A few days later the pack downed a 1,400-pound bull on Soothing
Iron Mesa. The wolf pack seemed unafraid of the two hunters who
happened upon the scene of its kill. They were calm and reluctant
to leave, according to a sheriffs report.
Bud Collins said, The wolves dont appear to be afraid of humans
and seem to prefer hanging around the ranch line camp. Its very
disconcerting. Its hard to get the horses to come up here anymore.
The wolves killed the bull about two miles from the Glenwood Elementary
School. Then a solitary male was spied several times wandering
through the tiny village of Alma eating pet cats and hanging around
the school bus stop. The alarmed communities were suddenly held
hostage by the rogue wolf and fear that the pack might attack
a child. The threat was so real that they kept their children
inside until the FWS trapped the pack and sighted the lone wolf
well away from the locale.
It was under these incensed conditions that the final hearing
on the EIS was held. The Wolf Reintroduction Team, after presenting
formal statements, turned the meeting over to a stern professional
facilitator and sat stone-faced and mute in their chairs refusing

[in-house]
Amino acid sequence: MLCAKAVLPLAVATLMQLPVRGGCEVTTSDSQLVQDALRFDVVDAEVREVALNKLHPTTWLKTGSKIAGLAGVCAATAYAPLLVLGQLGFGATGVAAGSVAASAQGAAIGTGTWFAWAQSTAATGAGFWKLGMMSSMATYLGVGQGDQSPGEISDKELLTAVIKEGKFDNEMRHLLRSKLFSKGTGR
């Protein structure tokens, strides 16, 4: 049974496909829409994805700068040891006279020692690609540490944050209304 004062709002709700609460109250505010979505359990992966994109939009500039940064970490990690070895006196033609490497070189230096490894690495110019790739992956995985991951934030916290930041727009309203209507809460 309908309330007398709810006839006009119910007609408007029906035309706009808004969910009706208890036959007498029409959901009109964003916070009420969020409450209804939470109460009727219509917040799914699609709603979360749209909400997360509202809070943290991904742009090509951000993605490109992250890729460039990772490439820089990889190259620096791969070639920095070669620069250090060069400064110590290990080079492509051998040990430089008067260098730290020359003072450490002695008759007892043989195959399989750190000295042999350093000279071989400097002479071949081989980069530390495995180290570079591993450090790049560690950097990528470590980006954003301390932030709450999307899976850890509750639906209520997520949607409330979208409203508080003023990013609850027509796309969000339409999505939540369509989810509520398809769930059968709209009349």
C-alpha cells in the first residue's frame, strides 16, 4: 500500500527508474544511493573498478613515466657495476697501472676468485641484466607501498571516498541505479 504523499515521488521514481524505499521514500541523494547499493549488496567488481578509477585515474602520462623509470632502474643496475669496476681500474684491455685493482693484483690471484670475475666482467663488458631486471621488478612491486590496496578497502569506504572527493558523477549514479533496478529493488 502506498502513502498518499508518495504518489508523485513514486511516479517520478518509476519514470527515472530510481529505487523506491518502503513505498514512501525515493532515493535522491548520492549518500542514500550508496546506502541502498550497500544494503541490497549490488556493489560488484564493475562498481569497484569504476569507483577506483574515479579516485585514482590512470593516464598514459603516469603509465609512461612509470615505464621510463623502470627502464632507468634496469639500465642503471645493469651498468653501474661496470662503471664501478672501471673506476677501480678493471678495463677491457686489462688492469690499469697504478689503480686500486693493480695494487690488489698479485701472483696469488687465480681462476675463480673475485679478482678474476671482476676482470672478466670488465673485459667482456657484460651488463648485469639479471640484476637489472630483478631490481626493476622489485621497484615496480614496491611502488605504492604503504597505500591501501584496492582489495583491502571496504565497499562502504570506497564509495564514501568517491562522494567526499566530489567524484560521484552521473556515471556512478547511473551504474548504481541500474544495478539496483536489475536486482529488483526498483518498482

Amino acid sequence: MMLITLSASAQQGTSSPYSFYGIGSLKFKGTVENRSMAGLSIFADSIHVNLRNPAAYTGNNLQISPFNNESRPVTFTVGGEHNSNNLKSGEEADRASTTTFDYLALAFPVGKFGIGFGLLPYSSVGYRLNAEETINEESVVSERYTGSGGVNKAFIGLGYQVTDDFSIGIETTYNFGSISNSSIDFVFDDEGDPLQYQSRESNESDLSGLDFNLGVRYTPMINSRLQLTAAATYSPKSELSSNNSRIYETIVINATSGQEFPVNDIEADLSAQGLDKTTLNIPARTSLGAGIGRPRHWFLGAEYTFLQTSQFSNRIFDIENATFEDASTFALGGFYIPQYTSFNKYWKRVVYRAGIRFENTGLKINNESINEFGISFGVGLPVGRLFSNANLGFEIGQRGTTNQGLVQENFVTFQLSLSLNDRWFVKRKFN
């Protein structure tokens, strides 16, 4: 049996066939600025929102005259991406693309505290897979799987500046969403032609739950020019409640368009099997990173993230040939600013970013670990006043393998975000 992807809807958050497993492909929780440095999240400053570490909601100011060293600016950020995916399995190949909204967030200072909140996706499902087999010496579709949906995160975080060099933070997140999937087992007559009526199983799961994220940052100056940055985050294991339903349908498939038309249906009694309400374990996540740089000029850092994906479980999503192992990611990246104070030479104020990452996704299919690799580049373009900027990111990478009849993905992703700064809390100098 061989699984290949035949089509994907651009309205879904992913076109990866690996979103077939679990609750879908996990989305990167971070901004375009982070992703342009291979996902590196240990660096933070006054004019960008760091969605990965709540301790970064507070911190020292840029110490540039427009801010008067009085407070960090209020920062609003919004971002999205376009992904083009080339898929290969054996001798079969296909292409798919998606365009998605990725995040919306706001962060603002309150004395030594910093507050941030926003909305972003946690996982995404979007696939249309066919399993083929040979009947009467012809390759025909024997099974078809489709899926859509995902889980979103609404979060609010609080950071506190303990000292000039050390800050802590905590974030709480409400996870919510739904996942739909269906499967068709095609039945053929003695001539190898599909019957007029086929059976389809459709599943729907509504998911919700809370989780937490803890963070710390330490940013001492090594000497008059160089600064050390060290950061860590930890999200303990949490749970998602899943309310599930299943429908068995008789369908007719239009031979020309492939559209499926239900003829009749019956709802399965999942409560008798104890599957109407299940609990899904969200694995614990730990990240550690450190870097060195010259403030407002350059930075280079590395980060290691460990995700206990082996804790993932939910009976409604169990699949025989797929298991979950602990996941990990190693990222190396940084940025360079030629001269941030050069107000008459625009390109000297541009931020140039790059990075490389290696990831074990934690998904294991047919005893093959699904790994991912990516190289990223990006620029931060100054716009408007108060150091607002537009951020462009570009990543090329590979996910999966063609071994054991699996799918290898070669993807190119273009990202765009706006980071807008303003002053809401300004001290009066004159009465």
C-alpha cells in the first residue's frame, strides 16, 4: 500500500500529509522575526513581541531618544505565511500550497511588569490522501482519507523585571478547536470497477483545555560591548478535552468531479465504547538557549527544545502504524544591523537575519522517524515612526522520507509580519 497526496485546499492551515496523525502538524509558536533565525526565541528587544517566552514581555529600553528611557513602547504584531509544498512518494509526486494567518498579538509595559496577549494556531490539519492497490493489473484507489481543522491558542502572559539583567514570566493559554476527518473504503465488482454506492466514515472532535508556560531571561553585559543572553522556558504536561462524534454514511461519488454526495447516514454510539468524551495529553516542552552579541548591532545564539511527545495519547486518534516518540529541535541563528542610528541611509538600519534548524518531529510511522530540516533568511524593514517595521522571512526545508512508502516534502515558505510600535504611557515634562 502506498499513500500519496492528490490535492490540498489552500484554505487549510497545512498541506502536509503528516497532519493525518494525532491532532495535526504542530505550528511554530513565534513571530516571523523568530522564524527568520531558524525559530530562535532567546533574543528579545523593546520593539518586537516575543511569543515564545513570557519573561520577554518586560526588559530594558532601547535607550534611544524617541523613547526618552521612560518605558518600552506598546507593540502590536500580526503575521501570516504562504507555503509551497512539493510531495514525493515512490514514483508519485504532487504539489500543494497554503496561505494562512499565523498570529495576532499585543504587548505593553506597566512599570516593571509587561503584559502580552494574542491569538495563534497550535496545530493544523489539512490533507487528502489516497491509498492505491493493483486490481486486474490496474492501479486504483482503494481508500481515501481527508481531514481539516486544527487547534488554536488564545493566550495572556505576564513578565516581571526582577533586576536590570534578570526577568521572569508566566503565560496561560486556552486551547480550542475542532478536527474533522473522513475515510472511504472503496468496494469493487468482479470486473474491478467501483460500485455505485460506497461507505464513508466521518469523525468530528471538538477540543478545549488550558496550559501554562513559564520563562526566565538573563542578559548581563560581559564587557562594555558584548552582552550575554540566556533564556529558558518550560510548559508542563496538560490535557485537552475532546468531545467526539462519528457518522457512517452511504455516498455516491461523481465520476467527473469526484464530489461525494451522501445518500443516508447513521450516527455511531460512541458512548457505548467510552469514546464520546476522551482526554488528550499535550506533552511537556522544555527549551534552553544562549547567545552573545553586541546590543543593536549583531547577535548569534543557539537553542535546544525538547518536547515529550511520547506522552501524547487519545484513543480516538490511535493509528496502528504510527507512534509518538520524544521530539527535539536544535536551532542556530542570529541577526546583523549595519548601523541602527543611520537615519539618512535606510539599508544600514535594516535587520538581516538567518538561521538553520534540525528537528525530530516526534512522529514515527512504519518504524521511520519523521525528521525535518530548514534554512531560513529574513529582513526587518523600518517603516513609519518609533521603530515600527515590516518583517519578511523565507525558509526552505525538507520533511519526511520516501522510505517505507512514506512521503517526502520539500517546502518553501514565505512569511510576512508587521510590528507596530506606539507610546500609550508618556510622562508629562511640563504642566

to answer or in any way acknowledge questions from the hundreds
of angry people in the audience. Dozens of representatives from
New Mexico agencies, county commissions, city officials, hunters,
ranchers, mothers and children stood and voiced to the emotionless
panel of FWS employees that they did not want the wolves reintroduced
into their backyards.
None of this outpouring by citizens against the wolf reintroduction
was heeded. Shortly after the hearings, the wolves were unleashed.
Is Catron County a blueprint for the destruction of rural America?
Certainly the havoc wreaked there can be effectively applied anywhere.
It would be simple, because the fiats to effectively accomplish
such a plan are in place. Use the Endangered Species Act to shut
down major industries and destroy the tax base.
When the tax base is destroyed, funding for schools and public
services are diminished. Working people are forced to leave for
lack of employment. Private lands found to be habitat for endangered
species would be so devalued that owners would be forced to sell
them to governmental agencies or nonprofit groups like The Nature
Conservancy, further reducing the tax base. Private citizens cannot
afford to defend themselves against the power, might and the unlimited
monetary resources of the federal government and a judicial system
that seems to have predetermined the course of environmental-takings